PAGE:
A loan shark preying on the most desperate and vulnerable people in our society has set up in Grantham.
That is the warning issued by Trading Standards through its special “Illegal Money Lending Team” set up to counter loan sharks.
The team has sent notices out to organisations in Grantham warning them: “a suspected illegal money lender – a loan shark – may be operating around the Grantham area; in particular working from the town centre”.
Grantham Foodbank, an organisation which provides food to those in crisis, was one of the organisations warned of the threat.
Brian Hanbury of Grantham Foodbank said: “It is vital people stay away from loan sharks. Underground lending can be very, very dangerous and will bring more pain to an already painful situation.
“This often leads to violence and threats and needs to be eradicated in our town.”
The Foodbank is already putting information into parcels of food to warn people about the dangers of loan sharks.
When asked if there are people in Grantham susceptible to loan sharks, Mr Hanbury said: “Unfortunately the answer is a big yes.
“We have two wards – the Harrowby ward and the Earlsfield ward – which are deemed to be near the top for deprivation. We are estimating there are almost 6,000 of our neighbours in and around town that struggle to make ends meet.”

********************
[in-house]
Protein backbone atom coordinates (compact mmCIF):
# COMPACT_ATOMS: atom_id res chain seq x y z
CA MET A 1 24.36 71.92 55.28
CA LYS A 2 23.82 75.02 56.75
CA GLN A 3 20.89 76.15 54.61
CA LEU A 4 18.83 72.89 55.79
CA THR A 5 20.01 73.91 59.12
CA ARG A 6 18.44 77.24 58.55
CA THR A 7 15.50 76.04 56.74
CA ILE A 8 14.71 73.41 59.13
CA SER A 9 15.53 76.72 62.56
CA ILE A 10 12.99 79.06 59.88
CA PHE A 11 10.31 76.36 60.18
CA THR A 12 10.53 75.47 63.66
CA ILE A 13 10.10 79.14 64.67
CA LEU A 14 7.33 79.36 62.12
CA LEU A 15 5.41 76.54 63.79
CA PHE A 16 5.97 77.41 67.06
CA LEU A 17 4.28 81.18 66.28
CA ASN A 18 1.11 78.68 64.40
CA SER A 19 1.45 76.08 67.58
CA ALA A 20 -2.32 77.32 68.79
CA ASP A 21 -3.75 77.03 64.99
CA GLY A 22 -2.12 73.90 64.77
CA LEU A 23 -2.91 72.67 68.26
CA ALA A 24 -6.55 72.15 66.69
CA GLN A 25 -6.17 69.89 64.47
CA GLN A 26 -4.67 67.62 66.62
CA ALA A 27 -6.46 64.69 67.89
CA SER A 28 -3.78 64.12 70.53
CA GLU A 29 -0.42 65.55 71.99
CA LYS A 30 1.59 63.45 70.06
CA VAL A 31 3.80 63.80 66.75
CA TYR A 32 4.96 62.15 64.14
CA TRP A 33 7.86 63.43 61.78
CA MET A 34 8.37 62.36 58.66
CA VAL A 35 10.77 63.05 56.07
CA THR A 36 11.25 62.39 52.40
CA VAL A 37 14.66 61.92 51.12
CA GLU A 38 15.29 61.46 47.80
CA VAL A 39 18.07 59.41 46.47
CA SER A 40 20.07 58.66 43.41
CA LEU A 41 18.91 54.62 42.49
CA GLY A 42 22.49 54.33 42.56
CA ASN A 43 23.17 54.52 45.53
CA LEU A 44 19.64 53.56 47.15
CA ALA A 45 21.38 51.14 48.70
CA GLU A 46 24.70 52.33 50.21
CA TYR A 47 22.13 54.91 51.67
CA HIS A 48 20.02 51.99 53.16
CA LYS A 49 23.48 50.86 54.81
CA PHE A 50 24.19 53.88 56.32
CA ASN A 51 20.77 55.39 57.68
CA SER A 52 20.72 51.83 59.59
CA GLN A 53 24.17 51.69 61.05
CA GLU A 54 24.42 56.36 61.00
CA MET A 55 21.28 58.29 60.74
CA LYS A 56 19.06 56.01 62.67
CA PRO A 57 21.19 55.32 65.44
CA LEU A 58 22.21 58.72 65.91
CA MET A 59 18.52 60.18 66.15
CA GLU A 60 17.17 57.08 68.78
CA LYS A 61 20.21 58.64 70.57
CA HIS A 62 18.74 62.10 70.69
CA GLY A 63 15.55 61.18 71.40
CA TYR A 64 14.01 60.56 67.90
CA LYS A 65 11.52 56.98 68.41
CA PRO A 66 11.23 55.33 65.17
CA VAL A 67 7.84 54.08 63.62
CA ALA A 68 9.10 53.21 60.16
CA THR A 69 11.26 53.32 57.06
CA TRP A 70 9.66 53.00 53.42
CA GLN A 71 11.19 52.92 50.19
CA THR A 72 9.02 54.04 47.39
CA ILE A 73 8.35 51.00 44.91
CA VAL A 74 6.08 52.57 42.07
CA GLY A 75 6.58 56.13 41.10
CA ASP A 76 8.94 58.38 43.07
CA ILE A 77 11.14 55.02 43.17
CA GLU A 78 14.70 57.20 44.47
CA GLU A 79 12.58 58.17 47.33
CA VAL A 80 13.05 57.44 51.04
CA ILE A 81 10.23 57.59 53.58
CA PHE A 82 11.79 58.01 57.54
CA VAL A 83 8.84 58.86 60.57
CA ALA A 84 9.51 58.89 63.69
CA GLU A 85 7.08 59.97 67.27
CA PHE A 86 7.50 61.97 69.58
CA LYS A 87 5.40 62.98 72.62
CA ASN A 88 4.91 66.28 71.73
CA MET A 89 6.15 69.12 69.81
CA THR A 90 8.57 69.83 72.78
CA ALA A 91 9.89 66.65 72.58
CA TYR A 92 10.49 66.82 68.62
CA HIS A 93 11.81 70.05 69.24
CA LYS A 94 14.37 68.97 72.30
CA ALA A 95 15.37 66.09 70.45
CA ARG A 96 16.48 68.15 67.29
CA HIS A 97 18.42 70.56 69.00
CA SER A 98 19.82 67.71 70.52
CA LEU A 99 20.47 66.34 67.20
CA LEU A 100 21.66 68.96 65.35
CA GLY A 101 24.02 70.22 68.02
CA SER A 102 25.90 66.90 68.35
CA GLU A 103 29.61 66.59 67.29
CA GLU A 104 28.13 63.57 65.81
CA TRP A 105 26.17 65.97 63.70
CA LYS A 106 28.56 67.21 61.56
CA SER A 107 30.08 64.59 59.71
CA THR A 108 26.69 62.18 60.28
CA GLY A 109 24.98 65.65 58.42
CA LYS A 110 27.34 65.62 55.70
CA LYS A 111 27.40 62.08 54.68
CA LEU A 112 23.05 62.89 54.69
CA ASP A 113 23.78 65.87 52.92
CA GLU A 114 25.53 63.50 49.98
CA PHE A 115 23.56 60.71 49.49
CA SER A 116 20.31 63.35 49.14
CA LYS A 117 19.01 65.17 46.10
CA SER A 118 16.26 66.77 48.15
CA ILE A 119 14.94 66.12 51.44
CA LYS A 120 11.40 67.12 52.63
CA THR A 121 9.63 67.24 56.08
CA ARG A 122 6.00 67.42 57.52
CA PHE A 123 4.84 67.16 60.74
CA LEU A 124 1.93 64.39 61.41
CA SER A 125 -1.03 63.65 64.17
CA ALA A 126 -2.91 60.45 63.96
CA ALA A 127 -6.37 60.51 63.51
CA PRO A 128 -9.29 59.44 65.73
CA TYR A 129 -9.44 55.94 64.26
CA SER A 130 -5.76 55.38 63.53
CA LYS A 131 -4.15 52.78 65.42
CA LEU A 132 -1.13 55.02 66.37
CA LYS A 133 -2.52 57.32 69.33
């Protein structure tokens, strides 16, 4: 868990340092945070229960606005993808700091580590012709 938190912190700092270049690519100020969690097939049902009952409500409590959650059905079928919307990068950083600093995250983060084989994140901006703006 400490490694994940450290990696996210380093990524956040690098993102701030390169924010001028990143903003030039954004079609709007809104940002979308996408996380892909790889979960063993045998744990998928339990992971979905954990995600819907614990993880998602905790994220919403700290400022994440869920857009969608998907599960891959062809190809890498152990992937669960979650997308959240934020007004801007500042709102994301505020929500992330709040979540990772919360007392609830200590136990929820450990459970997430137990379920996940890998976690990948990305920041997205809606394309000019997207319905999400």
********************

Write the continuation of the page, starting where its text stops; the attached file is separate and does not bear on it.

Mr Hanbury added: “Our hope is that the intervention of food parcels prevents the need to access high rated loan systems, both legal and illegal, giving families a breathing space to bring their finances under control.”
Trading Standards have seen loan sharks charge as much as 131,000 per cent APR. The body is pushing an awareness campaign in Grantham and district.
Trading Standards warn that loan sharks:
*Start out being friendly – they are often heard of via friends. It is only when repayments are missed their behaviour changes.
*Offer little or no paperwork surrounding the deal.
*Increase the debt or add additional amounts.
*Refuse to tell the borrower the interest rate, how much they still owe or how long they will be paying back.
*Take items as security. This may include passports, driving licences or even bank or post office cards with the PIN to withdraw directly from borrowers’ accounts.
*Resort to intimidation, threats or violence.
Richard Wyles, South Kesteven District Council’s head of finance, said: “We would always encourage our residents who find themselves in a position of requiring additional funding to consider taking out borrowing from only reputable and established companies, for example, high street banks.”